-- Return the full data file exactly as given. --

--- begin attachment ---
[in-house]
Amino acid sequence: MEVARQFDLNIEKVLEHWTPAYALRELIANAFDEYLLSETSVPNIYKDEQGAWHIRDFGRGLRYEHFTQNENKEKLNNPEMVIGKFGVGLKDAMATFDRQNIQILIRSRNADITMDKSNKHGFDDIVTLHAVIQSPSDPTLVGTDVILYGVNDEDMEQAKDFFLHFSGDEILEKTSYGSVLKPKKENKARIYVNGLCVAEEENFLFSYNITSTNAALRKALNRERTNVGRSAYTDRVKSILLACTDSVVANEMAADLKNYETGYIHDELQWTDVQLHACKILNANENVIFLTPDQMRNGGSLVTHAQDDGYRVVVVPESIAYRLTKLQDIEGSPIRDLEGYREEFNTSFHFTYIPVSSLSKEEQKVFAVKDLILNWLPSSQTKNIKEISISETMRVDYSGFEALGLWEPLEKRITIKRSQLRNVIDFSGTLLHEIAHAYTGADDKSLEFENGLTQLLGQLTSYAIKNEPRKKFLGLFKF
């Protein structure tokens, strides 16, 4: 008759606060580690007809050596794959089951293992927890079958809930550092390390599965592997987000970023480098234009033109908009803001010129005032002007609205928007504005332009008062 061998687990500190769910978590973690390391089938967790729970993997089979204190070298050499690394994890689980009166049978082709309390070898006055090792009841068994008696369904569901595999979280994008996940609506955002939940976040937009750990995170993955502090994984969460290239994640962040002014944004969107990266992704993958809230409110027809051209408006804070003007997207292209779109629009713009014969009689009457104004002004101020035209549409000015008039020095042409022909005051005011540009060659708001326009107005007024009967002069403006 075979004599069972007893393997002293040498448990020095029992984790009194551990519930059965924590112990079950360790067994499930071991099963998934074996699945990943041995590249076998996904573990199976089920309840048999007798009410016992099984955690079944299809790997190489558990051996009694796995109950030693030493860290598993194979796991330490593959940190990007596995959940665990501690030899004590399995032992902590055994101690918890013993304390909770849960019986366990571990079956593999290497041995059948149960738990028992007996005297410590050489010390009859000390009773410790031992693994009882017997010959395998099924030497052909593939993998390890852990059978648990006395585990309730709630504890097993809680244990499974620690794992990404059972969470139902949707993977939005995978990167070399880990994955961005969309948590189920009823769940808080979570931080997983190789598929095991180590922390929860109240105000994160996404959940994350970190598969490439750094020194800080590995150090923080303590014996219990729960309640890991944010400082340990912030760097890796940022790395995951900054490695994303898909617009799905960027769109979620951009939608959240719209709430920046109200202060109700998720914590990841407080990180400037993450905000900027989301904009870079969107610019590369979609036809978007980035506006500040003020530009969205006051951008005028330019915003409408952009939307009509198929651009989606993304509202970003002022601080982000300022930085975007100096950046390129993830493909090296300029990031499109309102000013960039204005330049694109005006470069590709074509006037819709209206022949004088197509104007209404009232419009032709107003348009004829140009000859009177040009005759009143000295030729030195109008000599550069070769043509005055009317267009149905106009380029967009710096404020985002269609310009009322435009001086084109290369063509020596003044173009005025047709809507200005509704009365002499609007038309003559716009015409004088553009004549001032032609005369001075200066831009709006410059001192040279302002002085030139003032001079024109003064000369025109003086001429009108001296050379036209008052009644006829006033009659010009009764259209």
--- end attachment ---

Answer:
[in-house]
Amino acid sequence: MEVARQFDLNIEKVLEHWTPAYALRELIANAFDEYLLSETSVPNIYKDEQGAWHIRDFGRGLRYEHFTQNENKEKLNNPEMVIGKFGVGLKDAMATFDRQNIQILIRSRNADITMDKSNKHGFDDIVTLHAVIQSPSDPTLVGTDVILYGVNDEDMEQAKDFFLHFSGDEILEKTSYGSVLKPKKENKARIYVNGLCVAEEENFLFSYNITSTNAALRKALNRERTNVGRSAYTDRVKSILLACTDSVVANEMAADLKNYETGYIHDELQWTDVQLHACKILNANENVIFLTPDQMRNGGSLVTHAQDDGYRVVVVPESIAYRLTKLQDIEGSPIRDLEGYREEFNTSFHFTYIPVSSLSKEEQKVFAVKDLILNWLPSSQTKNIKEISISETMRVDYSGFEALGLWEPLEKRITIKRSQLRNVIDFSGTLLHEIAHAYTGADDKSLEFENGLTQLLGQLTSYAIKNEPRKKFLGLFKF
């Protein structure tokens, strides 16, 4: 008759606060580690007809050596794959089951293992927890079958809930550092390390599965592997987000970023480098234009033109908009803001010129005032002007609205928007504005332009008062 061998687990500190769910978590973690390391089938967790729970993997089979204190070298050499690394994890689980009166049978082709309390070898006055090792009841068994008696369904569901595999979280994008996940609506955002939940976040937009750990995170993955502090994984969460290239994640962040002014944004969107990266992704993958809230409110027809051209408006804070003007997207292209779109629009713009014969009689009457104004002004101020035209549409000015008039020095042409022909005051005011540009060659708001326009107005007024009967002069403006 075979004599069972007893393997002293040498448990020095029992984790009194551990519930059965924590112990079950360790067994499930071991099963998934074996699945990943041995590249076998996904573990199976089920309840048999007798009410016992099984955690079944299809790997190489558990051996009694796995109950030693030493860290598993194979796991330490593959940190990007596995959940665990501690030899004590399995032992902590055994101690918890013993304390909770849960019986366990571990079956593999290497041995059948149960738990028992007996005297410590050489010390009859000390009773410790031992693994009882017997010959395998099924030497052909593939993998390890852990059978648990006395585990309730709630504890097993809680244990499974620690794992990404059972969470139902949707993977939005995978990167070399880990994955961005969309948590189920009823769940808080979570931080997983190789598929095991180590922390929860109240105000994160996404959940994350970190598969490439750094020194800080590995150090923080303590014996219990729960309640890991944010400082340990912030760097890796940022790395995951900054490695994303898909617009799905960027769109979620951009939608959240719209709430920046109200202060109700998720914590990841407080990180400037993450905000900027989301904009870079969107610019590369979609036809978007980035506006500040003020530009969205006051951008005028330019915003409408952009939307009509198929651009989606993304509202970003002022601080982000300022930085975007100096950046390129993830493909090296300029990031499109309102000013960039204005330049694109005006470069590709074509006037819709209206022949004088197509104007209404009232419009032709107003348009004829140009000859009177040009005759009143000295030729030195109008000599550069070769043509005055009317267009149905106009380029967009710096404020985002269609310009009322435009001086084109290369063509020596003044173009005025047709809507200005509704009365002499609007038309003559716009015409004088553009004549001032032609005369001075200066831009709006410059001192040279302002002085030139003032001079024109003064000369025109003086001429009108001296050379036209008052009644006829006033009659010009009764259209």